• ‘Zoom’ into a local scale within a chosen country of study, such as China, and select a locale to compare with where you live. Look at the everyday lives of the people who live there and draw out similarities and difference with pupils’ everyday lives.
    • Create a map of where animals might be found in their natural habitat e.g. Pandas in China.
    • Read a selection of story and non-fiction books about life in countries within Asia and locate those places on a map as you go.
  • Great Wall of China

    • Find China on a map of the world and discuss where the wall was built. Locate the capital city Beijing and neighbouring countries. You could zoom in using a digital mapping programme such as Google Earth and explore sections of the wall and surrounding landscape.
    • Ask pupils to add their own drawings of the Great Wall of China to a class map.
    • Discuss the structure of the Great Wall and encourage pupils to make models using sand, building blocks or junk materials. Ask pupils to create their own 3D landscapes or 2D table maps for their models.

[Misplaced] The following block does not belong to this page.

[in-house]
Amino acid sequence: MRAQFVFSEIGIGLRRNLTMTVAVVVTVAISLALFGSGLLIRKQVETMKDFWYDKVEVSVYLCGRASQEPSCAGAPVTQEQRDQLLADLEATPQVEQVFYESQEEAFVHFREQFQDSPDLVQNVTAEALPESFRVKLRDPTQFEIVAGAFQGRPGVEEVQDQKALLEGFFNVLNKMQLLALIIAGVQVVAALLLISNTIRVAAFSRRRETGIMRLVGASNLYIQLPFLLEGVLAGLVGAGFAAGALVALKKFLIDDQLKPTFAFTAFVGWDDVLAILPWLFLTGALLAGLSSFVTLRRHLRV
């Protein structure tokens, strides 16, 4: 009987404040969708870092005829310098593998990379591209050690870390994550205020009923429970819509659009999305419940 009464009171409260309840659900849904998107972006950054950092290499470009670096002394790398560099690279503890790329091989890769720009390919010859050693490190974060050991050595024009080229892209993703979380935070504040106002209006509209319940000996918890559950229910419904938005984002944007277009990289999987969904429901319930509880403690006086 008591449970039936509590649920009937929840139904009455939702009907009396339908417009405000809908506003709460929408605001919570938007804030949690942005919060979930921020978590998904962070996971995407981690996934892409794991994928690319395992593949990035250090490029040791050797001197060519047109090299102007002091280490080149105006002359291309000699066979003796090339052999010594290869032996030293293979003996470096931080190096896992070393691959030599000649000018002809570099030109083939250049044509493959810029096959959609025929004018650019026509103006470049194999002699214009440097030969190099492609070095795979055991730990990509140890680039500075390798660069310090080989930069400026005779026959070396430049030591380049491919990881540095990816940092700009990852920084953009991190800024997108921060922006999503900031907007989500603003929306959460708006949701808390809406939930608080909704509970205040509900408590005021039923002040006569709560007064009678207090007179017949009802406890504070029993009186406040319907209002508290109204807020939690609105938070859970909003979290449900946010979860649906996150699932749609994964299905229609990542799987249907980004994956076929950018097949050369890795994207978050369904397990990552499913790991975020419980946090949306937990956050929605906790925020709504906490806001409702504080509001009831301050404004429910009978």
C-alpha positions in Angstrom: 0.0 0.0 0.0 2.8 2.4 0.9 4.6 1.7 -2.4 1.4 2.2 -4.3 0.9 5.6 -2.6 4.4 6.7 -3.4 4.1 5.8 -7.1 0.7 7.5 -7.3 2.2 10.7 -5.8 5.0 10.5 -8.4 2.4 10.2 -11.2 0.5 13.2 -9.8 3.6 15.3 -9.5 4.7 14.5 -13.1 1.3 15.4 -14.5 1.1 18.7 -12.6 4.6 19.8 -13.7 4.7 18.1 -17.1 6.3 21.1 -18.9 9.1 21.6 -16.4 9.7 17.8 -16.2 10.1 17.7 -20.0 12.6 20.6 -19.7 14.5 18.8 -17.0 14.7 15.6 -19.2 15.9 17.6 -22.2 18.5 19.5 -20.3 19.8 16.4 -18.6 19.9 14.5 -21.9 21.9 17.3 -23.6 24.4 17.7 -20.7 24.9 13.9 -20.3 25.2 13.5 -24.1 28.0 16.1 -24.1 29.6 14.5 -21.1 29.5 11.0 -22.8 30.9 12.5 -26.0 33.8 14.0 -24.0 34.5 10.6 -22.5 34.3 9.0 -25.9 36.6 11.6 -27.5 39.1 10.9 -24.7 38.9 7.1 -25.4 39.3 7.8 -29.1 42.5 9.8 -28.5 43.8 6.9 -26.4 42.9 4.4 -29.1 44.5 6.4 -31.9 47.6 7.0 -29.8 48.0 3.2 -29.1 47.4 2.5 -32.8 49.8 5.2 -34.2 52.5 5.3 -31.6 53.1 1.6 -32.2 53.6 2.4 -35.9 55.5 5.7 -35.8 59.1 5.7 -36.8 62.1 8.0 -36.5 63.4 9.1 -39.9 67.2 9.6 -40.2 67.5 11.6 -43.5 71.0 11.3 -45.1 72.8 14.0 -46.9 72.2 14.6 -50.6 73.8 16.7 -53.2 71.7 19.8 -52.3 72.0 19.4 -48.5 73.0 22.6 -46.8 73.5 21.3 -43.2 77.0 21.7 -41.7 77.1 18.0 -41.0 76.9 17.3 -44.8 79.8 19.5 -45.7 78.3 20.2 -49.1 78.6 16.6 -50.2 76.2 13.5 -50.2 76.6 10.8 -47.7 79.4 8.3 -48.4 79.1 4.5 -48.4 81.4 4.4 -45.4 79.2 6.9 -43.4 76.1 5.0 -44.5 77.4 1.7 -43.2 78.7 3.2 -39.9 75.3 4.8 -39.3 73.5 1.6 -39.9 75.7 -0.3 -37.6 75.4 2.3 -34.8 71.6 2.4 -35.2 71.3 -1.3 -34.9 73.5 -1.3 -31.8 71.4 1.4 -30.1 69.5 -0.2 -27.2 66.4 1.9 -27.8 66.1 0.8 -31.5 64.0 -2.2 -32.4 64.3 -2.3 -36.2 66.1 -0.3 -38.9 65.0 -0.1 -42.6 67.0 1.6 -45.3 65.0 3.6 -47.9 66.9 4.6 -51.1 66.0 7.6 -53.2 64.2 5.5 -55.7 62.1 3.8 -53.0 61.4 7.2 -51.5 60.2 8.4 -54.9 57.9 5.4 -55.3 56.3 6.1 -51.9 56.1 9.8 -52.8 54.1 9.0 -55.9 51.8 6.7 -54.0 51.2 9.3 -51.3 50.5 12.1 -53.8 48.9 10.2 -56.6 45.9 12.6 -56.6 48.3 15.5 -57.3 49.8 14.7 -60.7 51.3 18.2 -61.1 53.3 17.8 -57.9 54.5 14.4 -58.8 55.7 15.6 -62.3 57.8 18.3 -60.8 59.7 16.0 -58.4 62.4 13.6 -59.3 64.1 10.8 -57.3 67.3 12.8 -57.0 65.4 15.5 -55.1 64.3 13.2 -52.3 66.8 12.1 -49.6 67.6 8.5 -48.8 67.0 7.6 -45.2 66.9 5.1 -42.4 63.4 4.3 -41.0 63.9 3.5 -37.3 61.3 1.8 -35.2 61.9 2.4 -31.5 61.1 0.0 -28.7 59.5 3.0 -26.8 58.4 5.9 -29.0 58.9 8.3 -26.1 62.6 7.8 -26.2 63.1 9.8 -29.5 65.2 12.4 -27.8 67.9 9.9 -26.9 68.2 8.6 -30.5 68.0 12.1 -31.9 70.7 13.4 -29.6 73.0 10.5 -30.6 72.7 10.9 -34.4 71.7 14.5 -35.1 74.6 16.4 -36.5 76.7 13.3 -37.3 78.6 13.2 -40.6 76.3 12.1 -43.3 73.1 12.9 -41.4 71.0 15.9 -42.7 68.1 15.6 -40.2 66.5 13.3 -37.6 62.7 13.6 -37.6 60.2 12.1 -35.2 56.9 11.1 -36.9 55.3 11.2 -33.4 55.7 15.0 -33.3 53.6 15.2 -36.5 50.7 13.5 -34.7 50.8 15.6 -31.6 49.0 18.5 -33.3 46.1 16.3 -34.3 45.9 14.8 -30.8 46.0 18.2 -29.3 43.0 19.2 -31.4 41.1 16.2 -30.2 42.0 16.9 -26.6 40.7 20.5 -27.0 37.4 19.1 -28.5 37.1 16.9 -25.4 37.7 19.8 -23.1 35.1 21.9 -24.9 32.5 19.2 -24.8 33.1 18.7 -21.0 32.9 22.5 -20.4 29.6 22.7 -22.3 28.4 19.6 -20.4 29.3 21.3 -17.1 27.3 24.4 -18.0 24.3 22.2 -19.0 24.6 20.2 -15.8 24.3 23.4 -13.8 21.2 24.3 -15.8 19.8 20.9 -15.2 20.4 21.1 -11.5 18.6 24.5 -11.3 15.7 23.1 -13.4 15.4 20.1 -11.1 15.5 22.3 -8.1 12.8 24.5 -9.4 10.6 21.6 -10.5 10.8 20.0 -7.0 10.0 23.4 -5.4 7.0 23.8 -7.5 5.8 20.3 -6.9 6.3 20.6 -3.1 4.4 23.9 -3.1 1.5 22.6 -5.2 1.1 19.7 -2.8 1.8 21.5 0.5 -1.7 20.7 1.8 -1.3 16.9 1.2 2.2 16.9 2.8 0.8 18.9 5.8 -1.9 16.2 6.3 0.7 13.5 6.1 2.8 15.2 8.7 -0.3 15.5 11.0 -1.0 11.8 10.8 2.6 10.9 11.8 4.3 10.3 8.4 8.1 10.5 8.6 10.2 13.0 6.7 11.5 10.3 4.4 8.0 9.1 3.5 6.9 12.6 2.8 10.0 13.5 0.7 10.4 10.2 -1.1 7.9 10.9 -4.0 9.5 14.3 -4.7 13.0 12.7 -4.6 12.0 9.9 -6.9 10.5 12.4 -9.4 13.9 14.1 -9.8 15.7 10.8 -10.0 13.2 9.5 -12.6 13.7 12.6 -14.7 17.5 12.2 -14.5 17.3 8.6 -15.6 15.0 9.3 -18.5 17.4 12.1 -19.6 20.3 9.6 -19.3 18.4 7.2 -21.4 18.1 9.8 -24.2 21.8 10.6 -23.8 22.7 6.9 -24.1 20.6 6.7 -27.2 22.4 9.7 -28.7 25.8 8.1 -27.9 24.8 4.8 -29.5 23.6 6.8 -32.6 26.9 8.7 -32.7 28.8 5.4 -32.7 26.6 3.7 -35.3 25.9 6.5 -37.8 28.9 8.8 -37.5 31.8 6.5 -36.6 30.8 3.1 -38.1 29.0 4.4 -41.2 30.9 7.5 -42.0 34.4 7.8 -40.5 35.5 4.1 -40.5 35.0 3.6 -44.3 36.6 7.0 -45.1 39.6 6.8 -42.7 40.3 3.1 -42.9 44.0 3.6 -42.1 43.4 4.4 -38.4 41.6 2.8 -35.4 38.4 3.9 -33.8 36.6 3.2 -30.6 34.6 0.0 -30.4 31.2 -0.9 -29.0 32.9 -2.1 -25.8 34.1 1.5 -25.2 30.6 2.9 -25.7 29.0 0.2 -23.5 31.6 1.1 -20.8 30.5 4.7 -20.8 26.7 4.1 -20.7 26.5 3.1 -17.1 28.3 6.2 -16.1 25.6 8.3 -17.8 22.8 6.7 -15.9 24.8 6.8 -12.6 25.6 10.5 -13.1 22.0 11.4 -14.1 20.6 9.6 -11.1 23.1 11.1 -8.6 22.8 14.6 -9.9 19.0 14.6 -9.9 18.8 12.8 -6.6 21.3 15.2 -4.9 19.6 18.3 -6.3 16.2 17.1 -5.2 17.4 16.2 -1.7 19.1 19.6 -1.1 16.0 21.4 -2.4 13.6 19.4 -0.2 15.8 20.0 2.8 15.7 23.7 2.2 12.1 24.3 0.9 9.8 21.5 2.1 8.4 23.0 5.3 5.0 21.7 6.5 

• Ask pupils to work in groups to create their own ‘Funky Facts’ booklet about the Great Wall or about China.
    • Carry out some fieldwork by exploring the school grounds or locality looking for examples of walls and barriers. Take photographs, sketch, notice patterns and add the results to a map.
    • Investigate barriers and walls around the school site and note which are built and which are made of natural materials such as hedges and shrubs. Discuss which ones are best and why.
  • Petra

    • Locate Jordan on a globe and discuss its location. Use a programme such as Google Earth to ‘zoom’ in and virtually explore the landscape using Street View. You could screenshot images for discussion and develop vocabulary, noting the rocks, valleys, canyons and arid landscape.
    • Provide modelling clay for pupils to create their own ‘rock face’ with a carved front or temples with columns. Use images from Petra as inspiration and encourage pupils to create their own ‘rock sculpture city’.
    • The inhabitants in Petra developed a clever way of collecting and storing water for this city. Compare the rainfall in this part of Jordan today with the rainfall in your location. Discuss with pupils, ways in which you could be more careful with water use in school.
  • Dead Sea

    • Discuss the terms ‘ocean’ ‘sea’ and ‘lake. What is the difference between them? A lake is usually a body of fresh water surrounded by land but there are some salty lakes. Sometimes the difference between a lake and a sea is to do with size, but not always. This makes a good discussion point and pupils can begin to think how different geographical meanings can overlap.